Philadelphia Eagles vs. Arizona Cardinals: What to Watch for
The storylines are aplenty, especially with ex-Eagle Kevin Kolb getting his first start against his former team. But in order to ensure that his former signal-caller doesn’t put a blemish on his team's perfect record, Andy Reid will need to keep a close eye on these four aspects of his team.
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Jason Kelce will be missing extensive time after suffering a partial ACL tear and complete tear of his MCL, but the real news here is that King Dunlap will also be missing.
The Eagles were able to get by on the fly last week while integrating Demetress Bell and Dallas Reynolds at left tackle and center. However, who knows how the two, let alone the rest of the makeshift offensive line, will hold up against a formidable pass rush?
The Cardinals have a young core of talented defenders and will not make Michael Vick’s afternoon easy. They run a complex defense and like to show different fronts with lots of pre-snap movement (like this).
I doubt that back-up center Dallas Reynolds will be ready to handle line calls, so expect Vick to shoulder that burden once again.
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It’s a small sample size, but the DeSean Jackson we’ve seen in 2012 has been far different than the one from last year.
Last week, against the Baltimore Ravens, Jackson made one of the most courageous catches I’ve ever seen him make. After running a streak down the right side of the field, the speedster exposed himself to an oncoming hit while hauling in a beautiful 49-yard pass.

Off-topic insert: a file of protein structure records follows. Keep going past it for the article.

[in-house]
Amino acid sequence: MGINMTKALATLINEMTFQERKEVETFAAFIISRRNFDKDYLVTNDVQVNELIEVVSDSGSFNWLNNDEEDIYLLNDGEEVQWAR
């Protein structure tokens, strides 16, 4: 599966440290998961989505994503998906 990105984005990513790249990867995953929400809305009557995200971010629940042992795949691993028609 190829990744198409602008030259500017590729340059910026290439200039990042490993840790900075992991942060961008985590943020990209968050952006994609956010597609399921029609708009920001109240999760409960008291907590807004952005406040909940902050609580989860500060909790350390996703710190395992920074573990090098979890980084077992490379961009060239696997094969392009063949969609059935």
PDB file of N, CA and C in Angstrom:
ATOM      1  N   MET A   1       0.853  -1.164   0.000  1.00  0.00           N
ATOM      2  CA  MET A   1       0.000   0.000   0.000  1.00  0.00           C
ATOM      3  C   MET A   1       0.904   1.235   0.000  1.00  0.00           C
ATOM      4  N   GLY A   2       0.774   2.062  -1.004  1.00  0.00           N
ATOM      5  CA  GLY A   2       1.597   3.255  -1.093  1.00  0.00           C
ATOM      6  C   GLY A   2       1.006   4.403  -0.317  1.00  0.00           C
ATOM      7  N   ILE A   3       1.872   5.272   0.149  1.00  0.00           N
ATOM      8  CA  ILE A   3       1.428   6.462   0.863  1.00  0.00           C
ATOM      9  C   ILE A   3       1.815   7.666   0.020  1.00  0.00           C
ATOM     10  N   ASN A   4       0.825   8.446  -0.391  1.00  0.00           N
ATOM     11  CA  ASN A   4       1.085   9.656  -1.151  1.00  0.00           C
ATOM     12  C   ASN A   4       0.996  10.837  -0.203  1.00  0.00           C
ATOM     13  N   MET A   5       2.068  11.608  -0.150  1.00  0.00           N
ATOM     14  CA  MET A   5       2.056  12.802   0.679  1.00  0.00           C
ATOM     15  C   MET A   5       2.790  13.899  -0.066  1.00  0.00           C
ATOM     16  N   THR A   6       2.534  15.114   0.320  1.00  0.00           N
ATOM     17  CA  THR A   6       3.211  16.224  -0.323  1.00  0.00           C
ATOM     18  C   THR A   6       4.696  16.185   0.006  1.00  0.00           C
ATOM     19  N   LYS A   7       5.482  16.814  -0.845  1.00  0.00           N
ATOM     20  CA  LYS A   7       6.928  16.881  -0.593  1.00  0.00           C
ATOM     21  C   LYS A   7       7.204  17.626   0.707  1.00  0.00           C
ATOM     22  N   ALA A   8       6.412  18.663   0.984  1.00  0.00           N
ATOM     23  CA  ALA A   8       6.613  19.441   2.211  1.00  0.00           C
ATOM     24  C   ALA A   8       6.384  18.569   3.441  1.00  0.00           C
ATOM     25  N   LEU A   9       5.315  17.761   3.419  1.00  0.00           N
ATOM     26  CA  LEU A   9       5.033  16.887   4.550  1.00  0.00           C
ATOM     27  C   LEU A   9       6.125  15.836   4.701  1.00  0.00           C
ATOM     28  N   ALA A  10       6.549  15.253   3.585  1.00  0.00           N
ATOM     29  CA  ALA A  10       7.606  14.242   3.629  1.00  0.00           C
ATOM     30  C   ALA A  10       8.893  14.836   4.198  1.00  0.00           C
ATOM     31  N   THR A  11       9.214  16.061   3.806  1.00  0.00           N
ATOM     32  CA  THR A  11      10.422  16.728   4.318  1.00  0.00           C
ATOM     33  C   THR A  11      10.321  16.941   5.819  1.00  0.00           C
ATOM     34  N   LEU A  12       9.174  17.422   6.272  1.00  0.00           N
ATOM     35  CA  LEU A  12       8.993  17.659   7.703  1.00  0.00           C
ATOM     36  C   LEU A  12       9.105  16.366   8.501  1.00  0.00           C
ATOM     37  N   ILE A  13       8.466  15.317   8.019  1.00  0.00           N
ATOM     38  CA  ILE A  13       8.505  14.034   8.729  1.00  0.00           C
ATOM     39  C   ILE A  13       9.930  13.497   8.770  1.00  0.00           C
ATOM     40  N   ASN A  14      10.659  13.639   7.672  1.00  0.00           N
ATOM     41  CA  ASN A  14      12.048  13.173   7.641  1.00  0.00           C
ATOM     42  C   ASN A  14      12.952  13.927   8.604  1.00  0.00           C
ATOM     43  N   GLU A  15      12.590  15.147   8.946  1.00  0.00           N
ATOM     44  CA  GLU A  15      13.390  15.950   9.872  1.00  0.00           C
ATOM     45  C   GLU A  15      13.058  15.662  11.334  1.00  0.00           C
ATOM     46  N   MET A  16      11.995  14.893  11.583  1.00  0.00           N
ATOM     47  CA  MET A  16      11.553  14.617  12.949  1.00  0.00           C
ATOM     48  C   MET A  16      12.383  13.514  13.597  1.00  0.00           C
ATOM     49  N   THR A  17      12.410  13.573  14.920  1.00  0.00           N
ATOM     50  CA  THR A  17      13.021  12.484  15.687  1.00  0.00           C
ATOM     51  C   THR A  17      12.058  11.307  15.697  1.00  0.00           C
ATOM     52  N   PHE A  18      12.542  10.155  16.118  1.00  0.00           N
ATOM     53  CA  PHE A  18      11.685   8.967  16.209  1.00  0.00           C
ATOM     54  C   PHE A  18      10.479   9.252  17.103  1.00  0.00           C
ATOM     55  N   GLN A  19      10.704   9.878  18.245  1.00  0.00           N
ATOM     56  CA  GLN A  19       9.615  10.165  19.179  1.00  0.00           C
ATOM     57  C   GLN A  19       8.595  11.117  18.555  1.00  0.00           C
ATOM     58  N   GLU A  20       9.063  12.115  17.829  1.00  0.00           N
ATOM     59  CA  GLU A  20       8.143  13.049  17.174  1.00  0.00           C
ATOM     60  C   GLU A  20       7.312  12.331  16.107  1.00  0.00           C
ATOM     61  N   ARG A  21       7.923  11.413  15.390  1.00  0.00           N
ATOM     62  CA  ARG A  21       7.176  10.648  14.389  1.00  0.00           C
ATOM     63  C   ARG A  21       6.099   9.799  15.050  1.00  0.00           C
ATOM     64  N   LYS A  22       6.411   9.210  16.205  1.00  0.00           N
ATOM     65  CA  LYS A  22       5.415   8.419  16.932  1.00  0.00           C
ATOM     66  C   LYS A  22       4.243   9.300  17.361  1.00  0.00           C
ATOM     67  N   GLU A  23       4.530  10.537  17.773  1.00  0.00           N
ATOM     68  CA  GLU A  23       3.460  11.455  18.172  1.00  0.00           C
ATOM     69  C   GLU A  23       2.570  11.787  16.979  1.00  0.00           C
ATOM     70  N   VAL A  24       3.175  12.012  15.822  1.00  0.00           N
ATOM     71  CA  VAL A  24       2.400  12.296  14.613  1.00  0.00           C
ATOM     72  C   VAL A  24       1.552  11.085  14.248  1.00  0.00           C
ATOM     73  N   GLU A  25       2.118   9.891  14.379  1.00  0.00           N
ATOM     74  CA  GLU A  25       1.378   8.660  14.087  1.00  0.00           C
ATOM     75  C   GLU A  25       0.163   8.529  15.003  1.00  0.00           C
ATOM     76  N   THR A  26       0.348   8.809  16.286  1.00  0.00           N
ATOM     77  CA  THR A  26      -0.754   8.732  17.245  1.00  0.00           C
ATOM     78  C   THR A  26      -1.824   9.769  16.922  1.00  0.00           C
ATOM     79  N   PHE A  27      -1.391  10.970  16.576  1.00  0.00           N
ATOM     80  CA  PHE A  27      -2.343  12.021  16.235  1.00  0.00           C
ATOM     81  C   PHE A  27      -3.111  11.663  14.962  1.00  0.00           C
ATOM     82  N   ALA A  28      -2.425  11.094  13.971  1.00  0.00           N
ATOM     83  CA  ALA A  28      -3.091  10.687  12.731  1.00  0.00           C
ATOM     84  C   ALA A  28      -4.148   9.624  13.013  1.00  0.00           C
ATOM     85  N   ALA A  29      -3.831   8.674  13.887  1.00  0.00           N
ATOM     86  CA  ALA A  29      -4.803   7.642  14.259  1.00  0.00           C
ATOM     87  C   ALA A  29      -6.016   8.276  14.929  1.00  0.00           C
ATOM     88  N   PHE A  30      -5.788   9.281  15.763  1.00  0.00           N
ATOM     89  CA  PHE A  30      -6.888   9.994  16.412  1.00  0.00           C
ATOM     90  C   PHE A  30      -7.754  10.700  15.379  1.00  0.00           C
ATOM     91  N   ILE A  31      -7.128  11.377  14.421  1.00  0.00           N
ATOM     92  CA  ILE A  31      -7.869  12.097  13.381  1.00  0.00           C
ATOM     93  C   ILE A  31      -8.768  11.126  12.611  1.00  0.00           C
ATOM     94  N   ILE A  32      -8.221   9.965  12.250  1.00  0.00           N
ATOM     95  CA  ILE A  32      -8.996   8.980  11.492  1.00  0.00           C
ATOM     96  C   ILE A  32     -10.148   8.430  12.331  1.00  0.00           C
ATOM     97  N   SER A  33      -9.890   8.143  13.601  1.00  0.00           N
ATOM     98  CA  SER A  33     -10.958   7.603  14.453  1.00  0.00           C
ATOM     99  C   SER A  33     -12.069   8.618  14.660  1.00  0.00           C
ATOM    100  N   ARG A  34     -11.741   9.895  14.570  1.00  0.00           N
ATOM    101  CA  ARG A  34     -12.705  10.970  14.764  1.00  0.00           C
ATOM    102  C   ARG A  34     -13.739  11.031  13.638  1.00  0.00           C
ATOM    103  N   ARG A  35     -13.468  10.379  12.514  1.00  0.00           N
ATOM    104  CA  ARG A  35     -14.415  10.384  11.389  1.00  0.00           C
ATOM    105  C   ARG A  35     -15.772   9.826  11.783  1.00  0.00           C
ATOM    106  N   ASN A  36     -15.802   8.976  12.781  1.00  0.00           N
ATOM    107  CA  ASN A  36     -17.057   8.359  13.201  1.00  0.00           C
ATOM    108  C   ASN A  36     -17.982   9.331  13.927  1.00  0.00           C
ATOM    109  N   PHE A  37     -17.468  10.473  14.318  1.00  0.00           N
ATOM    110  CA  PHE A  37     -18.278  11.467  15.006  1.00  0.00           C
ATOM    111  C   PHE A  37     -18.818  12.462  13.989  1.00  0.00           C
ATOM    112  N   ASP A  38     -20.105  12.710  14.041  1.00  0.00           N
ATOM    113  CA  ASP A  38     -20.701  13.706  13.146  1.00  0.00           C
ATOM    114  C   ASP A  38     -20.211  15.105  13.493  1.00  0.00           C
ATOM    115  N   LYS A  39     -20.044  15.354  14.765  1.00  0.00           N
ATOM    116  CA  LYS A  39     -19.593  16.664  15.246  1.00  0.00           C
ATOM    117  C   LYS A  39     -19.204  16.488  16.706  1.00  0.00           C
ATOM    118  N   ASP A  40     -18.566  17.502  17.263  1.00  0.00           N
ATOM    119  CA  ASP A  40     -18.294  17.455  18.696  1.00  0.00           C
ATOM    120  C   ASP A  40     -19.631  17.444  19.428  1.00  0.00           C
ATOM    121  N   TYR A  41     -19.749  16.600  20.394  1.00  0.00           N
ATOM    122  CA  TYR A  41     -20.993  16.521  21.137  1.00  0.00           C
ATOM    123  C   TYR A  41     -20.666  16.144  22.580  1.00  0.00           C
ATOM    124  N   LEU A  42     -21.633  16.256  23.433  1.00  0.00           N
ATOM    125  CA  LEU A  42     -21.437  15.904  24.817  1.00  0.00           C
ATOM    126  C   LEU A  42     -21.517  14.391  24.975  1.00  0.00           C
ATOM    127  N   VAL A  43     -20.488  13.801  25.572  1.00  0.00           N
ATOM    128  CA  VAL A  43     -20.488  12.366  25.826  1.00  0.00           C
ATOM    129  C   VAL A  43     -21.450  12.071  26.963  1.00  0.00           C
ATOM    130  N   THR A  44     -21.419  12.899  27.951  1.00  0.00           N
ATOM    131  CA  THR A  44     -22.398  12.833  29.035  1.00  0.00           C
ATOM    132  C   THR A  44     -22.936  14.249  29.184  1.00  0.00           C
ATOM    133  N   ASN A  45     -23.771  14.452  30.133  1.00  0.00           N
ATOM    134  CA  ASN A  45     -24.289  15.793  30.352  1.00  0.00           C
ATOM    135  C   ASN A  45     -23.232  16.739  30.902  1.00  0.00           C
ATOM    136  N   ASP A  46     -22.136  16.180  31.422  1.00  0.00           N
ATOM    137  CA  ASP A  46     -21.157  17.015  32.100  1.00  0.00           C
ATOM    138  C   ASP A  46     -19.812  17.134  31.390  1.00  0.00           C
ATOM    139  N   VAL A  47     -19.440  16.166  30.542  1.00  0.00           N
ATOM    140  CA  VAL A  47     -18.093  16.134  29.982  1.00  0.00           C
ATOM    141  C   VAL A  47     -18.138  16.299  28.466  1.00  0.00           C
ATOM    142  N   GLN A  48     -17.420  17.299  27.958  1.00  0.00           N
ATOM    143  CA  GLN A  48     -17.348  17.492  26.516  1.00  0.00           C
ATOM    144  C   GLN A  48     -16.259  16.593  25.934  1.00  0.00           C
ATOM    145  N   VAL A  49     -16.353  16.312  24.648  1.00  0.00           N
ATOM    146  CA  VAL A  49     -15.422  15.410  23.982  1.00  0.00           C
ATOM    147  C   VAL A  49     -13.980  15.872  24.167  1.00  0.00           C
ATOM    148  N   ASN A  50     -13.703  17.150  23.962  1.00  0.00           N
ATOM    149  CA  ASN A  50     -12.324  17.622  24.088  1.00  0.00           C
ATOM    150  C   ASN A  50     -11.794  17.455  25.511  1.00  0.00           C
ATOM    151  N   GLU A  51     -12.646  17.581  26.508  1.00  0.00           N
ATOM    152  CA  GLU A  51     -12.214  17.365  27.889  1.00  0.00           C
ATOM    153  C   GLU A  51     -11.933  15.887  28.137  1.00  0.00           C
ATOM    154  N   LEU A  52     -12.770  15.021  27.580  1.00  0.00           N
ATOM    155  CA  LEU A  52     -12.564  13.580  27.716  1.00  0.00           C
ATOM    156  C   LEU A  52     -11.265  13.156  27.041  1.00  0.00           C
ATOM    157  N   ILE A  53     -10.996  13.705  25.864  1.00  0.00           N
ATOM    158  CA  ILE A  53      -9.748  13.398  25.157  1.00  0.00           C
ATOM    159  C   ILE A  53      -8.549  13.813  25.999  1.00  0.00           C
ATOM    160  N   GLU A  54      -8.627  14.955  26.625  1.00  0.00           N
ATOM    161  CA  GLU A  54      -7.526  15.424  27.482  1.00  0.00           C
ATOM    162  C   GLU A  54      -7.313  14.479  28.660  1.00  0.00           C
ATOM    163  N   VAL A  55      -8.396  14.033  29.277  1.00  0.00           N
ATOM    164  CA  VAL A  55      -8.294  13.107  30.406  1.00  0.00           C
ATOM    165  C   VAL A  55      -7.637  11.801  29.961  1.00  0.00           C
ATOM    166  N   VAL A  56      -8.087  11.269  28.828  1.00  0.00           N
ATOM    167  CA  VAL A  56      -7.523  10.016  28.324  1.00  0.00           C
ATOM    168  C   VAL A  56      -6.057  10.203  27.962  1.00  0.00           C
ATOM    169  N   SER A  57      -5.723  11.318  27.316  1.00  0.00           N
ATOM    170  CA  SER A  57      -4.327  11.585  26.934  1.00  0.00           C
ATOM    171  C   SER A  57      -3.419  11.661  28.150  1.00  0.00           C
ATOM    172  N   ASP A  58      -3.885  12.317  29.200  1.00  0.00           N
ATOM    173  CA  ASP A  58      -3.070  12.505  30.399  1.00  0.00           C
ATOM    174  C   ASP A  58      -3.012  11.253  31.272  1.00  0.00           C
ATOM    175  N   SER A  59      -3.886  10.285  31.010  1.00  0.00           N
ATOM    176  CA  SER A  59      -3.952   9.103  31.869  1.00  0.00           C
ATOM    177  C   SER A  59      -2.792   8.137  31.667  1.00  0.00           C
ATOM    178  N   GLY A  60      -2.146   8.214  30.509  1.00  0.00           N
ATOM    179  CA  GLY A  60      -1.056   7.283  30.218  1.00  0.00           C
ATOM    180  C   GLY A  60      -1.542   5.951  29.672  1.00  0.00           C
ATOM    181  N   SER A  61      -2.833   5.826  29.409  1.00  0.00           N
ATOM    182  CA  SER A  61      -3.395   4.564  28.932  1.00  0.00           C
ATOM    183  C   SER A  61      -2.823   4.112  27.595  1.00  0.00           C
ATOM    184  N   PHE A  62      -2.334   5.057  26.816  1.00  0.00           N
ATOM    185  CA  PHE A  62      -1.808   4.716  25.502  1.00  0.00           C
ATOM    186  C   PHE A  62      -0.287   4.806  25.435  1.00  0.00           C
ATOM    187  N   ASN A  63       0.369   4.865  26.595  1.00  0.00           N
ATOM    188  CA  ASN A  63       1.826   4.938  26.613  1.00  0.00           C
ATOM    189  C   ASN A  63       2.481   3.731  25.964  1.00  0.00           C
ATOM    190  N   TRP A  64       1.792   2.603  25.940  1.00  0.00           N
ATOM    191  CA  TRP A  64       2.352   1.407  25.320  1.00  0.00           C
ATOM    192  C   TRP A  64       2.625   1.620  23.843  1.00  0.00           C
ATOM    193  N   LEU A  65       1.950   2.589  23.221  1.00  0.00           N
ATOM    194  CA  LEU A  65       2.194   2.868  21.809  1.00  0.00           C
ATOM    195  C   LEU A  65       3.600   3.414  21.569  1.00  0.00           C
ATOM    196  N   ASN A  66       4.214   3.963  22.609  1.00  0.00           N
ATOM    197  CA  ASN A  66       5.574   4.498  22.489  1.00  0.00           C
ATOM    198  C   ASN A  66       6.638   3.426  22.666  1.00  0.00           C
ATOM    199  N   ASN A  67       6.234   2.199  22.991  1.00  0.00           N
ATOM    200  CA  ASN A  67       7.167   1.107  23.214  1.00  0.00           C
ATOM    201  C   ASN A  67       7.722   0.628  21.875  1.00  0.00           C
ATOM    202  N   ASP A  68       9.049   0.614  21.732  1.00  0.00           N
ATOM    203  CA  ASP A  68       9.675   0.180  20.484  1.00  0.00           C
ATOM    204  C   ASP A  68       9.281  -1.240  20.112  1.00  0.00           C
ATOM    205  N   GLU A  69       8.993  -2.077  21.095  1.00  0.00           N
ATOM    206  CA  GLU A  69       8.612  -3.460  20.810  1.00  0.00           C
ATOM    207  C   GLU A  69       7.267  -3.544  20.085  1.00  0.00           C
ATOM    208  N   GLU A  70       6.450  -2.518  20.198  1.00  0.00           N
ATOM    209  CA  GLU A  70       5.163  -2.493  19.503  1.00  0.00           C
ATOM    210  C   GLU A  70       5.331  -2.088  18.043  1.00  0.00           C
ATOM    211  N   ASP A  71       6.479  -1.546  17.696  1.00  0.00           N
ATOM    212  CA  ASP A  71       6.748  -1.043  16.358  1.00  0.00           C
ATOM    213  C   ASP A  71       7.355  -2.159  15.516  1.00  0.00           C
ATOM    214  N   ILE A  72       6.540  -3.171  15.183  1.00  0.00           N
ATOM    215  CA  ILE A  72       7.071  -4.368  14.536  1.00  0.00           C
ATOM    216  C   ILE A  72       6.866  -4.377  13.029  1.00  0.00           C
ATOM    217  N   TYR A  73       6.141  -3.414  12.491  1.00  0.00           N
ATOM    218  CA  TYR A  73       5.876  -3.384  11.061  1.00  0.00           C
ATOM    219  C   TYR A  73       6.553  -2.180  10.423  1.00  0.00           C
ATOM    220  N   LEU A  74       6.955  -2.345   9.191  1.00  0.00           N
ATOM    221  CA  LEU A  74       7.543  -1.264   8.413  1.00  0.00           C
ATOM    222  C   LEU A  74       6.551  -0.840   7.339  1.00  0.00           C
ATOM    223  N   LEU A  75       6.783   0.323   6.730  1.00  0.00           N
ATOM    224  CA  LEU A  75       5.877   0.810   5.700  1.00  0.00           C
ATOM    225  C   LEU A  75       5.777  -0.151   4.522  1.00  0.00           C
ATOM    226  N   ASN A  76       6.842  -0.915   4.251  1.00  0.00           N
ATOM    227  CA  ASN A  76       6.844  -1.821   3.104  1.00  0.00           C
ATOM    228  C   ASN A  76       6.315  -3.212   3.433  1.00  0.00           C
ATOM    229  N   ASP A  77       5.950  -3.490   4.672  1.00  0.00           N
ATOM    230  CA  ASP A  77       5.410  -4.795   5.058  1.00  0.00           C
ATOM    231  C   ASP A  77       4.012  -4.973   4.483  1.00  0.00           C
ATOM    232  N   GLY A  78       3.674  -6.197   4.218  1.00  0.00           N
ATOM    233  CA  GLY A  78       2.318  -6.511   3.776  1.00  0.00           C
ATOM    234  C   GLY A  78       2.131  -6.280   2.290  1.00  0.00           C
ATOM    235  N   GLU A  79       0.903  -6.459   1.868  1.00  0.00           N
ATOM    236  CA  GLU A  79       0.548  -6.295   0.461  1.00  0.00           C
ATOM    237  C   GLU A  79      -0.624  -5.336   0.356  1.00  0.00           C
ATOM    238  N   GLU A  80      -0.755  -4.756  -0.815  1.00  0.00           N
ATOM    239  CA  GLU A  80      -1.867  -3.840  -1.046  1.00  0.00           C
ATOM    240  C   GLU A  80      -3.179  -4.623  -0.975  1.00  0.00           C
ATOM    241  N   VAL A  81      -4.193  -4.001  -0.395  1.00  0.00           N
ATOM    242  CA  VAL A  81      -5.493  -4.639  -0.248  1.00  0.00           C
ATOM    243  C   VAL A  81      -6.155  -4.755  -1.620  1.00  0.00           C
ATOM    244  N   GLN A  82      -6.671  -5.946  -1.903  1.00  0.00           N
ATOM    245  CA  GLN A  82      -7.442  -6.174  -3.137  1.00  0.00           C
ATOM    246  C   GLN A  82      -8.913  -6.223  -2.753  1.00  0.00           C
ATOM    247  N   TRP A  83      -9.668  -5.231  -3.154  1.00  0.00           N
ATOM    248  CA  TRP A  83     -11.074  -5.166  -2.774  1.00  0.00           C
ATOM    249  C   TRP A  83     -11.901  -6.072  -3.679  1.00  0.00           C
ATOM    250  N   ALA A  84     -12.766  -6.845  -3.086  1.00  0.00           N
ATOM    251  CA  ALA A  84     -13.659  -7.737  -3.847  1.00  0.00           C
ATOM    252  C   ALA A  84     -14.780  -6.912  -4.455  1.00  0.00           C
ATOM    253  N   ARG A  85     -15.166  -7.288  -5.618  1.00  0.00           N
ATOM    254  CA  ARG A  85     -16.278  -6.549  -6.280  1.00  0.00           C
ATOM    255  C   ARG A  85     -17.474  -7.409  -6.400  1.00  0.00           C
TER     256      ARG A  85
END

It has already been confirmed that Jeremy Maclin will miss Sunday’s contest—which means DJax will have to play a larger role than he already has. Patrick Peterson, who I believe is a star in the making, will likely shadow No. 10 all over the field.
Whether it’s by moving the chains, opening underneath routes or commanding a double team, Jackson will need to find ways to make plays for Philadelphia.
Coverage Against Larry Fitzgerald
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He might be off to a slow start, but it’d be extremely foolish to underestimate the damage that Larry Fitzgerald can do.
In four career meetings against the Eagles (including one NFC Championship game), Fitzgerald has recorded 26 total receptions, 456 yards and eight touchdowns. He has found the end zone each time he’s gone up against Philly and is still one of the best wide outs in the NFL.
If history has taught us anything, it’s that the Eagles have been unwilling to switch their cornerbacks to the opposite side of the field just to follow a receiver. This means that you’re likely to see Dominique Rodgers-Cromartie, more than Nnamdi Asomugha, lined up across from Fitzgerald.
While DRC is fast enough to keep up with anybody, Fitzgerald is the most technically sound pass-catcher the league has to offer. If the Eagles don’t want to be burned again, they must do something different in coverage this time around.
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While Patrick Peterson has improved defensively, he remains a premier threat in the return game. Last season, during his rookie year, he ran back four punts for touchdowns and averaged 15.88 yards per return.
The Eagles have improved leaps and bounds in the tackling department, but I’m not fully convinced that the special teams unit is immune to a whiff. With his top-flight speed, all Peterson really needs is a crevice of space in order to separate himself from the coverage.
Chas Henry regressed significantly after a Week 1 performance that earned him “Punter of the Week” honors. He’ll be an important weapon in the battle of field position, especially if the Eagles struggle to move the ball.
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